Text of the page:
Thursday, March 08, 2007

Unintended consequences: local build servers

When projects run a build, I had always thought it would be much more efficient if the build servers were physically on the same LAN as Eclipse CVS and downloads, instead of pulling/pushing code over the Internet. After all, bandwidth isn't free. Well, that turned out to be true, as several projects now use some of our server infrastructure to run their builds. We do save on bandwidth. Now for the unintended consequences:

a) local builds are much, much faster thanks to gigabit networks and quad-cpu monster servers.
b) faster builds means teams can "afford" to build more often. Nary a minute goes by where I don't see WTP build something.
c) more builds from powerful monster build servers put more strain on our storage server.

Back in January we had a problem where our storage server would simply give up on life, and we didn't know why. We concluded that when the monster build server sends a few gigabytes of data to an already busy storage server, it gets overwhelmed to the point where it sometimes simply stops serving files. Ouch.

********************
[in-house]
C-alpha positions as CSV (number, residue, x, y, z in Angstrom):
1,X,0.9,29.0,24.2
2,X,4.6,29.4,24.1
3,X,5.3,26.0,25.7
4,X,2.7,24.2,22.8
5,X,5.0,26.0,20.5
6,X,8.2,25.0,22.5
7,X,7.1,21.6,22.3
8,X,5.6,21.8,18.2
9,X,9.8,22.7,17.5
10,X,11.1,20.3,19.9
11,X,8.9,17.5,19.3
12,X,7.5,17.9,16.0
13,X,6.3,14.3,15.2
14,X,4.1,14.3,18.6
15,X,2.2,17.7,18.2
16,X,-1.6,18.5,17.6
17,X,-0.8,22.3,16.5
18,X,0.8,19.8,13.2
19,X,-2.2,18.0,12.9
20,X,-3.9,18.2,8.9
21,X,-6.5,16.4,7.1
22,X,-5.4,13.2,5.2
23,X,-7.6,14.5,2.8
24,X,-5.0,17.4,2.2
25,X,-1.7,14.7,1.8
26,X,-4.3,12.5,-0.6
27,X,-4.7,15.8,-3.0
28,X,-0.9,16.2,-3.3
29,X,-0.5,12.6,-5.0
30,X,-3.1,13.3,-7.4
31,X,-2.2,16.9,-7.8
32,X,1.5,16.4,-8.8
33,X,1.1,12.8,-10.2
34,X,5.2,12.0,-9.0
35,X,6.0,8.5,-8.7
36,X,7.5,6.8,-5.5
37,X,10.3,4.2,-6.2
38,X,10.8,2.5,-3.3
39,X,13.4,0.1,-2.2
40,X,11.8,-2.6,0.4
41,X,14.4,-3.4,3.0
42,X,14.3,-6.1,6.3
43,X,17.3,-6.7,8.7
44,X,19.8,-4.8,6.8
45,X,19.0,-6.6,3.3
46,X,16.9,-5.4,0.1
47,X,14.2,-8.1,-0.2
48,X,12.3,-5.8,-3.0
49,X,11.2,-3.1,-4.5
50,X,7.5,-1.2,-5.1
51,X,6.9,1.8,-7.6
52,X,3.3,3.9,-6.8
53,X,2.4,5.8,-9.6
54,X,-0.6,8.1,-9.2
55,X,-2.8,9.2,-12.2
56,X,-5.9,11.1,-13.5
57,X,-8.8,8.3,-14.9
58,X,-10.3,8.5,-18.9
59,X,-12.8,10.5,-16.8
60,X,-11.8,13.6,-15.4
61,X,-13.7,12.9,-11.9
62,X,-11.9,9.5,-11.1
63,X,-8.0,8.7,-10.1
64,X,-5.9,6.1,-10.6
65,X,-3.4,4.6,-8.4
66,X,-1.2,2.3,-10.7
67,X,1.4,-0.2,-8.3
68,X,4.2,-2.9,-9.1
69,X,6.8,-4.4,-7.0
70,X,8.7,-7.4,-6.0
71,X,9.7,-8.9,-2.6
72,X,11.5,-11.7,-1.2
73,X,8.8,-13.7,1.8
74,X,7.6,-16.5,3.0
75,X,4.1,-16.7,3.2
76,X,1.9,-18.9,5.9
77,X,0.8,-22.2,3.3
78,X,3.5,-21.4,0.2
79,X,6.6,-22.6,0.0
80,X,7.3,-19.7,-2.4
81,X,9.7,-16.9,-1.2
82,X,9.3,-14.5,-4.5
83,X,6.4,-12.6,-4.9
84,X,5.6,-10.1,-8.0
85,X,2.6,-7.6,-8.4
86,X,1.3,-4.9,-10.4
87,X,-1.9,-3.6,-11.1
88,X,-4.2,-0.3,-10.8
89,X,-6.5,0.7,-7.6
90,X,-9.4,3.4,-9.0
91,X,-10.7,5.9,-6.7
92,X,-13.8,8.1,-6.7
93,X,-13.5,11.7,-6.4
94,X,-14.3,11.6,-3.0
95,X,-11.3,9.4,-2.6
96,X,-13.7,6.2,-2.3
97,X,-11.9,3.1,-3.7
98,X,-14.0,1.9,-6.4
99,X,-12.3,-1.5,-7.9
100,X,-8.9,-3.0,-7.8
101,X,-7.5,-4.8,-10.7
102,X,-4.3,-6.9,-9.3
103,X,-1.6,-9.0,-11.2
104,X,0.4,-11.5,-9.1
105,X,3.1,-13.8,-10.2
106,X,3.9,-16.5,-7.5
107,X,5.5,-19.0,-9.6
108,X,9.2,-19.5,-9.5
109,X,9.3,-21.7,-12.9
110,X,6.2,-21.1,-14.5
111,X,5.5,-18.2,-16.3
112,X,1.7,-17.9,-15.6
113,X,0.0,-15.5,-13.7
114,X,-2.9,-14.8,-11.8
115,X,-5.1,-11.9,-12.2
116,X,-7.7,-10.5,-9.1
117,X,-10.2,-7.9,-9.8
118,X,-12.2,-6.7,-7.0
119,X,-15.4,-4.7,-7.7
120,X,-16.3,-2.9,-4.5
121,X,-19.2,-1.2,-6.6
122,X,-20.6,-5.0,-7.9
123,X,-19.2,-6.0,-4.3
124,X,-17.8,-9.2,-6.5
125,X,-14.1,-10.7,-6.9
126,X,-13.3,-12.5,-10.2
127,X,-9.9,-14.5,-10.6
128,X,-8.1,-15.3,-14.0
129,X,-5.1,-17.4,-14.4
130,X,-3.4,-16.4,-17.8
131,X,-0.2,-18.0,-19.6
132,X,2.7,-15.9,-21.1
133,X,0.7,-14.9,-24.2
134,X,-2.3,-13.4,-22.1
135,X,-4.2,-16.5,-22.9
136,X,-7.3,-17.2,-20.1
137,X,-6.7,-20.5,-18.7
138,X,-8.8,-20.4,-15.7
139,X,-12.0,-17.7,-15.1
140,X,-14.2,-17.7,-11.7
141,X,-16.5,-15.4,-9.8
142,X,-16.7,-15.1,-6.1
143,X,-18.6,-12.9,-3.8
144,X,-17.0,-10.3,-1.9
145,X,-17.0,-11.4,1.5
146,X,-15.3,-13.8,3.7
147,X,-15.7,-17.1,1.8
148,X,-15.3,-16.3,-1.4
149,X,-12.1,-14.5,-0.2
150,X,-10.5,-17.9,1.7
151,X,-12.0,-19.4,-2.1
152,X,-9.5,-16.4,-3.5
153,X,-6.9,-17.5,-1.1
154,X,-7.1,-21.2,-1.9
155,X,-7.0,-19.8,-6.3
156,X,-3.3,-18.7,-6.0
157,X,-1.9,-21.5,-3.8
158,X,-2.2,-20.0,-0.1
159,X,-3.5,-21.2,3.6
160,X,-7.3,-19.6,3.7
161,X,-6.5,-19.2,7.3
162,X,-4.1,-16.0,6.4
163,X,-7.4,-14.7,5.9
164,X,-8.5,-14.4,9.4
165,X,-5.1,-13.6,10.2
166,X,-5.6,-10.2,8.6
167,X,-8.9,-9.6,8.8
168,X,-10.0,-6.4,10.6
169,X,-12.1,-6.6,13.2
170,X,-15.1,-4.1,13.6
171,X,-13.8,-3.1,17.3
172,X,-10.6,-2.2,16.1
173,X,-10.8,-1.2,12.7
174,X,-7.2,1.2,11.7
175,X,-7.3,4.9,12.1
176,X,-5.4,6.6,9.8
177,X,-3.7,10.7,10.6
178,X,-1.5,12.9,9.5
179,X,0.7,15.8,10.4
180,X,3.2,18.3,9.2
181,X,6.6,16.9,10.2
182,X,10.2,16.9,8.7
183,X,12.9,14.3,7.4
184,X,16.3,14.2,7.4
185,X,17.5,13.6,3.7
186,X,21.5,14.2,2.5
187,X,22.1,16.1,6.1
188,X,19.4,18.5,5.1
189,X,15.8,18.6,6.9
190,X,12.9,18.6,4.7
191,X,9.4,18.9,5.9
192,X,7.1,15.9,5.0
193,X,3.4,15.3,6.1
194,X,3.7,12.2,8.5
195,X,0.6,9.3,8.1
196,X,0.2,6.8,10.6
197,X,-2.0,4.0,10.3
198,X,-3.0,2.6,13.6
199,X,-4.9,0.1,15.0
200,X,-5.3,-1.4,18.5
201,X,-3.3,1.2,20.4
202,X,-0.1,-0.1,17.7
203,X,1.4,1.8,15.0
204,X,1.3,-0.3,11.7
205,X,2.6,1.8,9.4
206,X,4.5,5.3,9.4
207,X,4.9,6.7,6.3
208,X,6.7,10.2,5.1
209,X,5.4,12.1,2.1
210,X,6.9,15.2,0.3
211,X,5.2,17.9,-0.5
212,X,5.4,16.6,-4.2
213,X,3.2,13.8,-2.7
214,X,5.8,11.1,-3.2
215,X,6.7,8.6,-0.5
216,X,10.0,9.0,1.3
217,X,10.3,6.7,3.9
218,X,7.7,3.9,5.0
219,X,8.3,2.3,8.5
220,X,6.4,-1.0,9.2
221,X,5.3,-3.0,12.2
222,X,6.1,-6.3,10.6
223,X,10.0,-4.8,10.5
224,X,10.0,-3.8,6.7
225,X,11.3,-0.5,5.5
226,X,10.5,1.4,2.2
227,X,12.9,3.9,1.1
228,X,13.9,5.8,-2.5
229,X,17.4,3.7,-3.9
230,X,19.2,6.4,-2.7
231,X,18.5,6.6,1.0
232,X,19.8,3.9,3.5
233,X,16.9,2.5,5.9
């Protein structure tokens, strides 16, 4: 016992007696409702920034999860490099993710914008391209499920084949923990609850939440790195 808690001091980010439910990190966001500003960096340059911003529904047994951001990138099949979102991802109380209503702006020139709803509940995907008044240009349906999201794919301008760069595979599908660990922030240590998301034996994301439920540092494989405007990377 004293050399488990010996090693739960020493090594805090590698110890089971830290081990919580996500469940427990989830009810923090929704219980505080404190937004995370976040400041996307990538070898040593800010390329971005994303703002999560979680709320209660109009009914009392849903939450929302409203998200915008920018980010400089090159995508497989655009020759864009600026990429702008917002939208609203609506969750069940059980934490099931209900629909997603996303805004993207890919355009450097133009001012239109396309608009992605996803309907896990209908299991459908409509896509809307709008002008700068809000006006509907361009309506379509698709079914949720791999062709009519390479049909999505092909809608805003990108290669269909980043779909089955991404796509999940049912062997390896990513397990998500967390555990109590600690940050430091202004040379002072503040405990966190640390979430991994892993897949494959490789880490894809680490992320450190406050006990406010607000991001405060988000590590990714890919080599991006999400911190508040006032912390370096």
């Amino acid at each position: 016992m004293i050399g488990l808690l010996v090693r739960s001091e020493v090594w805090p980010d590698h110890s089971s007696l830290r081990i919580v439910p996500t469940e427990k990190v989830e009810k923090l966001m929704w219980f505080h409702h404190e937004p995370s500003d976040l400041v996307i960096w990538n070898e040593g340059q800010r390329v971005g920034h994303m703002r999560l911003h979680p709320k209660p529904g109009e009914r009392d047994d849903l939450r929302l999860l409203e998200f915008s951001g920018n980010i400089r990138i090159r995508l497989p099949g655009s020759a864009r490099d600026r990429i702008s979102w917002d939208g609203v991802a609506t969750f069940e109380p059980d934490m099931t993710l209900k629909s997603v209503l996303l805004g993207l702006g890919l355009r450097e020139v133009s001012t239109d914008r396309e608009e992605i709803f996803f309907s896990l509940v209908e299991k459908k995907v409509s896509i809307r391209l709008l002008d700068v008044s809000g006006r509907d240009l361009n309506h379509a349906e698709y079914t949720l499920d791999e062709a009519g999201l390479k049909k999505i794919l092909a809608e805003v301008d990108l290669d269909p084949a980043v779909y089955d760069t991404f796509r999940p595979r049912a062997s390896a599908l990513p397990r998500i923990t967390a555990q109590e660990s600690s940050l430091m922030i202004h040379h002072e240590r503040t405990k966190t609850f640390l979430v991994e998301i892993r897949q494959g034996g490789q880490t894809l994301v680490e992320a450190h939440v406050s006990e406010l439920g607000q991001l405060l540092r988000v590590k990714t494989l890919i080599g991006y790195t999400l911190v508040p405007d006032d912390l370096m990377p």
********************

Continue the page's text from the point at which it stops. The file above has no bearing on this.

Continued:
A busy disk shouldn't kill a server, but we have no fix in sight, other than some hacked scripts to monitor and kick what needs to be kicked to avoid a crash. They work great, but the problem isn't fixed per se, so where does that leave us? I thought of two solutions:

a) rearchitect our storage backend to handle massive disk writes. This will require hardware and money, so it won't happen tomorrow.

b) throttle the network for builds. The Internet introduces a natural throttling process, so if the build server talks slower, maybe the storage will have time to write everything down without falling over.

For now I've throttled the build network -- although the server can read files at gigabit speed, it can only write at about 100Mbit/sec. Let's see how that works.

Oh the joys of running servers for a pretty busy site never end...


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